• yeast health: healthy yeasts are able to withstand the increasingly toxic environment (ethanol is toxic for yeasts and they rely on healthy cell walls to keep it out of their cells) better than weak ones. This is especially important for high gravity beers where a large amount of healthy yeast is needed to ferment the beer before the high alcohol level starts to affect too many of the yeast cells.
  • pitching rate: The more yeast is pitched the quicker it can ferment more fermentable sugars in wort. But more is not always better. Overpitching, which can happen when harvested yeast is used, can lead to negative impacts on the flavor of the beer as the reduced yeast growth will change the flavor compounds produced by the yeast. A common rule of thumb for ales is 0.75 million cells per milliliter of wort per degree Plato for ales and 1.5 million cells per milliliter of wort per degree Plato for lagers [Zainasheff].
  • fermentation temperature: Higher temperatures accelerate the yeast's metabolism and the yeast will be able to consume the sugars faster and generally more complete. But the production of unwanted flavor compounds at higher temperatures limits the fermentation temperature. With good yeast health and sufficient pitching rate the fermentation temperature can be kept fairly low while still ensuring sufficient attenuation. A temperature rise towards the end of fermentation can be beneficial to attenuation while avoiding the off-flavors that higher fermentation temperature early in the fermentation can create.
  • agitation: If the yeast is roused regularly, more of the yeast cells will be in contact with unfermented sugars and the yeast will be able to ferment the beer faster and more complete. But since this oftentimes goes against the flavor characteristics desired from a yeast strain, it may only be done in rare occasions. It is suggested to regularly rouse the yeast in a forced ferment test to ensure a complete fermentation even with well flocculating yeasts.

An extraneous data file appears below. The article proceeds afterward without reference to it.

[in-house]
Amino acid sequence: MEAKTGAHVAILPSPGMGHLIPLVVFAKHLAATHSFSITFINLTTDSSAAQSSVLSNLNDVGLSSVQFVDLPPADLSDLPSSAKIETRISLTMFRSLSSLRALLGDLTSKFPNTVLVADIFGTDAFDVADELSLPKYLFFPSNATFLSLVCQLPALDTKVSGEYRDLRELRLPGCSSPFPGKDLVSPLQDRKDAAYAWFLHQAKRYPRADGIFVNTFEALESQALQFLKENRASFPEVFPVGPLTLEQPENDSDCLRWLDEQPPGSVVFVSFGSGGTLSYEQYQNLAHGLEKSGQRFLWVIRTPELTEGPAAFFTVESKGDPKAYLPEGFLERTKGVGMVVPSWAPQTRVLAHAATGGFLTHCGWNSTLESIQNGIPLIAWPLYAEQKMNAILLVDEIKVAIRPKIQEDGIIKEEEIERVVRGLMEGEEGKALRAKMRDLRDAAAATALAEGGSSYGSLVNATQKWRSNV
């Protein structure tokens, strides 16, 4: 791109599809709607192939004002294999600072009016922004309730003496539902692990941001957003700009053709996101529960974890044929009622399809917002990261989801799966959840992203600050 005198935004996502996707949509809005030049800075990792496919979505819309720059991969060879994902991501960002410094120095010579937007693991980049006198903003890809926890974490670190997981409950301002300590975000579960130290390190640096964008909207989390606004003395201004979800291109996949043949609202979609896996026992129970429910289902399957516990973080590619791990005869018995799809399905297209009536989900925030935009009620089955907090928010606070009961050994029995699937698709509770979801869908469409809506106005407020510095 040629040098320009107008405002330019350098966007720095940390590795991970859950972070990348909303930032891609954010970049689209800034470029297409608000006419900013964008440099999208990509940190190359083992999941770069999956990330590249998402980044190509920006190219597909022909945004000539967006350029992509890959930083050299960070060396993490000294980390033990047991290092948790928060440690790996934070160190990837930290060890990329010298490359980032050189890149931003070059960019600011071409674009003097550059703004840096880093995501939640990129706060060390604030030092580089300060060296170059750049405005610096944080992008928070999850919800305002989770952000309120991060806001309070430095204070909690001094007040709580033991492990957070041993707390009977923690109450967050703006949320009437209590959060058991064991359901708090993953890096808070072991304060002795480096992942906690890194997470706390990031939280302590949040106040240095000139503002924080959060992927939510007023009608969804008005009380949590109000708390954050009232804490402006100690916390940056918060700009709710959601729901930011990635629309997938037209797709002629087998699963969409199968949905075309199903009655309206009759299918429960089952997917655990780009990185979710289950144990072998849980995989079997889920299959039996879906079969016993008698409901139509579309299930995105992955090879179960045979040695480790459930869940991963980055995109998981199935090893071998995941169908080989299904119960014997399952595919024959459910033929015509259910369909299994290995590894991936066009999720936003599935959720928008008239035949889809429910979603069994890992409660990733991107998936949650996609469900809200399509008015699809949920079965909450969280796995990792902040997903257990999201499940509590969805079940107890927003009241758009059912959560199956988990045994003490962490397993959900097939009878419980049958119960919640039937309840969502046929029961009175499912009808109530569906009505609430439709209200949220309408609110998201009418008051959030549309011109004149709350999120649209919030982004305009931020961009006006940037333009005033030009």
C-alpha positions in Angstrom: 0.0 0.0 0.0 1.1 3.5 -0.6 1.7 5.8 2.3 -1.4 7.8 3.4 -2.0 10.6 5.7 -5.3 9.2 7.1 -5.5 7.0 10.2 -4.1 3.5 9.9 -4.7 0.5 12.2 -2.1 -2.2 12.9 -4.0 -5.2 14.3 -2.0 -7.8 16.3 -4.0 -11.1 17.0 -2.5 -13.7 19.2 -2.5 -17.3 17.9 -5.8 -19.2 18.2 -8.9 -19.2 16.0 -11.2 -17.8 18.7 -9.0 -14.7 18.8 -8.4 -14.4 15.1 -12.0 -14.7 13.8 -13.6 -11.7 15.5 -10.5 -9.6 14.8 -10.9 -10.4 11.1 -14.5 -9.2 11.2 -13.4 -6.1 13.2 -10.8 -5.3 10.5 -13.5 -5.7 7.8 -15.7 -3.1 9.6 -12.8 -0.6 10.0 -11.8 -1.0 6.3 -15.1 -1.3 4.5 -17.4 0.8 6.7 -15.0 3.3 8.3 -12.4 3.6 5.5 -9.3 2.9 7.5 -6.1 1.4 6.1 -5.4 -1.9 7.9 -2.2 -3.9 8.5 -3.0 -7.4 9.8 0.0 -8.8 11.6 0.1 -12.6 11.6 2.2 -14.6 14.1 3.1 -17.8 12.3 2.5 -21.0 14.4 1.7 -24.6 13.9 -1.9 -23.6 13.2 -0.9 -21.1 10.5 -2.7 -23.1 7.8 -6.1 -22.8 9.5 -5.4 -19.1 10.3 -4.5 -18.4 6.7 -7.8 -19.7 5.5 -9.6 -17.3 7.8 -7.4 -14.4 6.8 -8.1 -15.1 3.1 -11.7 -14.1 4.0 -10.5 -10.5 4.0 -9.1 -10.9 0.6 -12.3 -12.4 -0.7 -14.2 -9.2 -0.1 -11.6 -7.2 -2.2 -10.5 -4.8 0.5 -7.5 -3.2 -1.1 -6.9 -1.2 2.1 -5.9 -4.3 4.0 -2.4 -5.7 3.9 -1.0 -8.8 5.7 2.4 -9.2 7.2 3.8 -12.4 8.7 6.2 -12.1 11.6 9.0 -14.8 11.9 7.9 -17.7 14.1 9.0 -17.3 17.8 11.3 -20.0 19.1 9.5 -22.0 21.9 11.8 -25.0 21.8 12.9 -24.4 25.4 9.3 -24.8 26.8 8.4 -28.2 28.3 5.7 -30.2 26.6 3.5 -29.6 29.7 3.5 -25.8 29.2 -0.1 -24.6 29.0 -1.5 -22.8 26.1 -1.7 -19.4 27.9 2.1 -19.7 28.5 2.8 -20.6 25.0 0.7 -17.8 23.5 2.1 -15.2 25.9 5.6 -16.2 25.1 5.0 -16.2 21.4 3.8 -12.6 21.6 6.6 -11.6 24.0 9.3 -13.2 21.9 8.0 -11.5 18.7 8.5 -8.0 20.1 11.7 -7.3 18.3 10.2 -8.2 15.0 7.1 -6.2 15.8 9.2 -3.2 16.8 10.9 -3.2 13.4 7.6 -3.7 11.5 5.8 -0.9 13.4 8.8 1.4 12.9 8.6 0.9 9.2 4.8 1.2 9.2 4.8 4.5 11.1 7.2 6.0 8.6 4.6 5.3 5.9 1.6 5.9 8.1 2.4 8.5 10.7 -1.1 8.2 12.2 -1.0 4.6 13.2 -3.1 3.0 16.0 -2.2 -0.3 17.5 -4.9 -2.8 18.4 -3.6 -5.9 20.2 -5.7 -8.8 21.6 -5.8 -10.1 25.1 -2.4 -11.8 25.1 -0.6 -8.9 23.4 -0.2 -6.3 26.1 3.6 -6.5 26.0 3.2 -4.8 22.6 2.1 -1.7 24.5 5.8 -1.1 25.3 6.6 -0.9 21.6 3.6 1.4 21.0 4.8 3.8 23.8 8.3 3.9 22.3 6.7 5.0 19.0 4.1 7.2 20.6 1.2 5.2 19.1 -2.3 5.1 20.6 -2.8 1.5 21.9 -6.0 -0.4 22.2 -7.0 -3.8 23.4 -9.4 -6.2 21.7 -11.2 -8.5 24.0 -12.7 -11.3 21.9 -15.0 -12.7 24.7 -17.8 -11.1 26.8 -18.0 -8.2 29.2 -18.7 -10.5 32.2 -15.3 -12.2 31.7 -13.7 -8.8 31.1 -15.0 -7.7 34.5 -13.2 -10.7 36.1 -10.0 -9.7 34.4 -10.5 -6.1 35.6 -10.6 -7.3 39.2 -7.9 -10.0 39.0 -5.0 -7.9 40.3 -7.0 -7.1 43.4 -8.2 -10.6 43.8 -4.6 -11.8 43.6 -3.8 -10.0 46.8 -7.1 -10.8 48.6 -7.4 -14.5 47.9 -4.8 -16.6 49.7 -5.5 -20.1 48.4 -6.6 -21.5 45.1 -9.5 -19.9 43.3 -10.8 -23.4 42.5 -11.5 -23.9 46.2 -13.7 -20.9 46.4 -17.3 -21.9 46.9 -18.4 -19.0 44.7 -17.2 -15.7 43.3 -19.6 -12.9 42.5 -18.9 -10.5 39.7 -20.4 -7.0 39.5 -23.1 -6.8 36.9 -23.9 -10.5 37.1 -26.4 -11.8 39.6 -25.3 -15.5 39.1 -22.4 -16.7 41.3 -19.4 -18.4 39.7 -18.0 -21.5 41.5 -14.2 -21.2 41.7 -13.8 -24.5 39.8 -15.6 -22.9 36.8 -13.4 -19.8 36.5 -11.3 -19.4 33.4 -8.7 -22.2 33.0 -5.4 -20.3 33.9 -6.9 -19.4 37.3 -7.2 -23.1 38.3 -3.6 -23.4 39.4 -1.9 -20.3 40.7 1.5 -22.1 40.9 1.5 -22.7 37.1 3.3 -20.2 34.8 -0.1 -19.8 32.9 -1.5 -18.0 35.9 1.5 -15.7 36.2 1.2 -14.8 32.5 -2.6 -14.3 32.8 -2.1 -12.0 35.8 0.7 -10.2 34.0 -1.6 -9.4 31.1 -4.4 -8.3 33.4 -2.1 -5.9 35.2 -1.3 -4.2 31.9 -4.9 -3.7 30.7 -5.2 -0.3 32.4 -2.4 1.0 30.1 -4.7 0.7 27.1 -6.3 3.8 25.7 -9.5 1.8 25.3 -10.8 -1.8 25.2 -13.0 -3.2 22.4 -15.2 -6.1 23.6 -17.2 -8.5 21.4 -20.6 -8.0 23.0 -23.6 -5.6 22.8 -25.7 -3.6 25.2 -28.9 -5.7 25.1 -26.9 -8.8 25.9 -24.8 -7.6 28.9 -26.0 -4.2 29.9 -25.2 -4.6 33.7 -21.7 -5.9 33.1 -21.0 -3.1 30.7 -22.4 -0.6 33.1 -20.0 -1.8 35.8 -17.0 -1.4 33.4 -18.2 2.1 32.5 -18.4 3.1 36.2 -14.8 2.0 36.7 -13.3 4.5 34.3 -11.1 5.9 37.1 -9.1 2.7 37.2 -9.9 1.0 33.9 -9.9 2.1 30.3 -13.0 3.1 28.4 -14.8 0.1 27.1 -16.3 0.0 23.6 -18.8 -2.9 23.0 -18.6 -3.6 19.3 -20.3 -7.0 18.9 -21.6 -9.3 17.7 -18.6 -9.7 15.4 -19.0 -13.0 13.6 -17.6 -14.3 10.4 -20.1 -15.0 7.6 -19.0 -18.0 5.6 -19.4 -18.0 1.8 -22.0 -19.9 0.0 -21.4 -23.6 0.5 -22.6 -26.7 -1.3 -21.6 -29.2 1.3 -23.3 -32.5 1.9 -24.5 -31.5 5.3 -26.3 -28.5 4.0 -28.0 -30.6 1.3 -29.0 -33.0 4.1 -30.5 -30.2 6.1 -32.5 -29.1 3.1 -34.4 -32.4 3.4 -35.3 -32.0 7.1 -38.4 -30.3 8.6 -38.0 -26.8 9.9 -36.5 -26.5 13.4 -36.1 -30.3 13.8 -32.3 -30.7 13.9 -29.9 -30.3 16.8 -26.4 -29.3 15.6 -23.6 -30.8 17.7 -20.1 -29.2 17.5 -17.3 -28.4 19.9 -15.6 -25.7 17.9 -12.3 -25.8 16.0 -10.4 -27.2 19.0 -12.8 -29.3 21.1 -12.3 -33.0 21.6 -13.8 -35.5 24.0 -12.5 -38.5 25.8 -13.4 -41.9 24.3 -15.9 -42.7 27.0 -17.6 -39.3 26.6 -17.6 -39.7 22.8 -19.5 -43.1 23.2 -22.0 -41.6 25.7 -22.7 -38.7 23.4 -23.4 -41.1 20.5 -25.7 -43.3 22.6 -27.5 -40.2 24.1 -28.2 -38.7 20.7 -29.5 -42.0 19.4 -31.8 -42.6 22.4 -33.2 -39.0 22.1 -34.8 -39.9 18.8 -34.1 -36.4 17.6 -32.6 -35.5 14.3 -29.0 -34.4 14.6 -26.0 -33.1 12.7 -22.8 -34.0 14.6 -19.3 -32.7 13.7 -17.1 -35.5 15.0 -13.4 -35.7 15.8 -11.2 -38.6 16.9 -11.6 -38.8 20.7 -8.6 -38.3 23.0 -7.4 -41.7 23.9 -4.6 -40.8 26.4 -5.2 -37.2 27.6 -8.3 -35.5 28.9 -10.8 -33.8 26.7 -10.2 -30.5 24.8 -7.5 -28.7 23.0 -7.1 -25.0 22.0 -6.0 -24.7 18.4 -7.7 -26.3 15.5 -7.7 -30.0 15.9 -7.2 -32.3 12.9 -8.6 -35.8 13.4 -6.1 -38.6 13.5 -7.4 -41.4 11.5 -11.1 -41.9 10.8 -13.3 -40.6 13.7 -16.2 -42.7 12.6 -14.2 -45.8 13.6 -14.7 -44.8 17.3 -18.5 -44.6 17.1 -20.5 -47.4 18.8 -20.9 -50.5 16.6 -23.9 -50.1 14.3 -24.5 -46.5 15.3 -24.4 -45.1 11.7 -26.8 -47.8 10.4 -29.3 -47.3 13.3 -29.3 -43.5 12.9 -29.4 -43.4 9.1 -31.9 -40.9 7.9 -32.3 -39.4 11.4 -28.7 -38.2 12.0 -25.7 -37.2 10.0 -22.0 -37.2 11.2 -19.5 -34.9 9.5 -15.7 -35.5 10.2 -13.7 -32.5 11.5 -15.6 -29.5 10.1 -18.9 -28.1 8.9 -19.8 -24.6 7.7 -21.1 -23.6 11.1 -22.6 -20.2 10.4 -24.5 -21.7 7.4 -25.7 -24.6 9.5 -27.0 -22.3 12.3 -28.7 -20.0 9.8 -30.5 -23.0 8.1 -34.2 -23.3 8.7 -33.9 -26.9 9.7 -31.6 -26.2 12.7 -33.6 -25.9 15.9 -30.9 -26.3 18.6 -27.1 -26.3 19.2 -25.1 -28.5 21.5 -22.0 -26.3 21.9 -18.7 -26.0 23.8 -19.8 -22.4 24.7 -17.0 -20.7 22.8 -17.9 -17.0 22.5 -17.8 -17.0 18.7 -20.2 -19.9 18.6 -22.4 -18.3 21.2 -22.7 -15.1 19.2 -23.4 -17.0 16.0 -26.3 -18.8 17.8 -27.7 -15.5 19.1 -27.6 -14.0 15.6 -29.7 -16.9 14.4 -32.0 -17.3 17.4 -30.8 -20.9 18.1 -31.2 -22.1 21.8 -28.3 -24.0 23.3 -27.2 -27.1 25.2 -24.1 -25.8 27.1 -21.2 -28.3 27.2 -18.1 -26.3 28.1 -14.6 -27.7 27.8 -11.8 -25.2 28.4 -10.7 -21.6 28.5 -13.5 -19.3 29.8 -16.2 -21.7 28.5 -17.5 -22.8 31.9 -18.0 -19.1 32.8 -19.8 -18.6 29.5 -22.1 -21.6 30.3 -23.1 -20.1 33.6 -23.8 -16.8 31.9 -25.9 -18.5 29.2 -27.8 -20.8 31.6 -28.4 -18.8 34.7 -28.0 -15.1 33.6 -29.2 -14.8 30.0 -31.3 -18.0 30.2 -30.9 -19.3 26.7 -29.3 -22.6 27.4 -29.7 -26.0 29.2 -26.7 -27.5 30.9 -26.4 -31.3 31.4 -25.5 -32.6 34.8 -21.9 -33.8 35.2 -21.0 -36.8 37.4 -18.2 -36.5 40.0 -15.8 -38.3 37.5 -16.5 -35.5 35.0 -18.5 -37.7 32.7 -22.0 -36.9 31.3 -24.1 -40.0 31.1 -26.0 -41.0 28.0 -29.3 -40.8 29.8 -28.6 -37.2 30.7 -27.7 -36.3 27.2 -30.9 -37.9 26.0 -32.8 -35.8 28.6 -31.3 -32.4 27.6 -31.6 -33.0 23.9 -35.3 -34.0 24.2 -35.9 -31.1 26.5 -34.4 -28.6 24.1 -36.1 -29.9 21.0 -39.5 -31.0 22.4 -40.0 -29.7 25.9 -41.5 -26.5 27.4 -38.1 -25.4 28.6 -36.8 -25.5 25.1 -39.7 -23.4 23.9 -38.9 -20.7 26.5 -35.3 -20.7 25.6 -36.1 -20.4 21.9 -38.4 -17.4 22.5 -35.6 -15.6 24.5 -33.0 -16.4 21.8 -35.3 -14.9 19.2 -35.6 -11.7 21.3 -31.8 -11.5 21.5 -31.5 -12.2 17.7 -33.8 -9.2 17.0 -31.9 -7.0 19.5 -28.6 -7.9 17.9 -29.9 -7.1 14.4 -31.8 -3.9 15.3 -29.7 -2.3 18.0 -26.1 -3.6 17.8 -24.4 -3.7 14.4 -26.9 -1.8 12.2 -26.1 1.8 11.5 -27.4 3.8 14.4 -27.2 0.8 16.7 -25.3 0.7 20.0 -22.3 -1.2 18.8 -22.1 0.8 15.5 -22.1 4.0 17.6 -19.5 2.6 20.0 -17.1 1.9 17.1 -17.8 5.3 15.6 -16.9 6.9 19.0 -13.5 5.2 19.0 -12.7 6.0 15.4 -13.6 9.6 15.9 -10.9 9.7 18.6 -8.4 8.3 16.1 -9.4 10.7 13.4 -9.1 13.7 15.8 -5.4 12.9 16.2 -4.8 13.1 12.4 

• fermentation time: This is more practical for lager brewing than for ales. During the end of the primary fermentation and the long and cold lagering phase a very slow fermentation is in progress. By taking the beer off the yeast once the desired attenuation has been reached, a targeted attenuation/limit of attenuation difference can be achieved if the attenuation was already close enough when lagering started. The latter is important since only a few percent of attenuation gain can be expected during lagering. When considering removing a beer from the yeast it is important that green beer flavors like diacetyl and acedealdehyde have sufficiently been reduced since their reduction relies on the yeast.
  • mashing/wort composition: Yes, mashing also has an affect on the fermentation and yeast performance. Lower ratios of maltotriose and higher content of glucose and maltose lead to better attenuation by the yeast since the yeast can metabolize the simple sugars more easily.

practical means of affecting the attenuation

Although there are many factors that effect attenuation only a few are generally considered practical means for attenuation control by the the home brewer. Keep in mind that you want to keep the other attenuation affecting parameters the same to observe only the change from the parameter that you wanted to change.

  • use the saccharification rest length and temperature to fine-tune the limit of attenuation for a given recipe and mash procedure. The other mash parameters should be optimized for conversion performance.
  • Choose a yeast strain that suits the beer style and ensure adequate pitching rate as well as good yeast health. The flocculation and other fermentation characteristics of the yeast should get you the desired difference between attenuation and limit of attenuation.


converting apparent to real attenuation

By using this formula for the real extract [Realbeer]:

RE = 0.1808 * OE + 0.8192 * AE

One can find the relationship between real attenuation (RA) and apparent attenuation (AA) as follows

RA = 1 - RE/OE

RA = 1 - (0.1808 * OE + 0.8192 * AE)/OE

RA = 1 - 0.1808 - 0.8192*AE/OE

RA = 0.8192 + 0.1808 - 0.1808 - 0.8192*AE/OE

Whith AA = 1 - AE/OE the real attenuation can be expressed as:

RA = 0.8192 * AA


[Realbeer] realbeer.com Attenuation and related formulae
[Narziss, 2005] Prof. Dr. agr. Ludwig Narziss, Prof. Dr.-Ing. habil. Werner Back, Technische Universitaet Muenchen (Fakultaet fuer Brauwesen, Weihenstephan), Abriss der Bierbrauerei. WILEY-VCH Verlags GmbH Weinheim Germany, 2005
[Palmer, 2006] John J. Palmer, How to Brew, Brewers Publications, Boulder CO, 2006
[Zainasheff] Jamil Zainasheff, mrmalty.com
[BABC] Bay Area Brew Crew, Library: Yeast and Fermentation
[Aexander 2007] Steve Alexander, Home Brew Digest #5133 dextrin redux (part 2)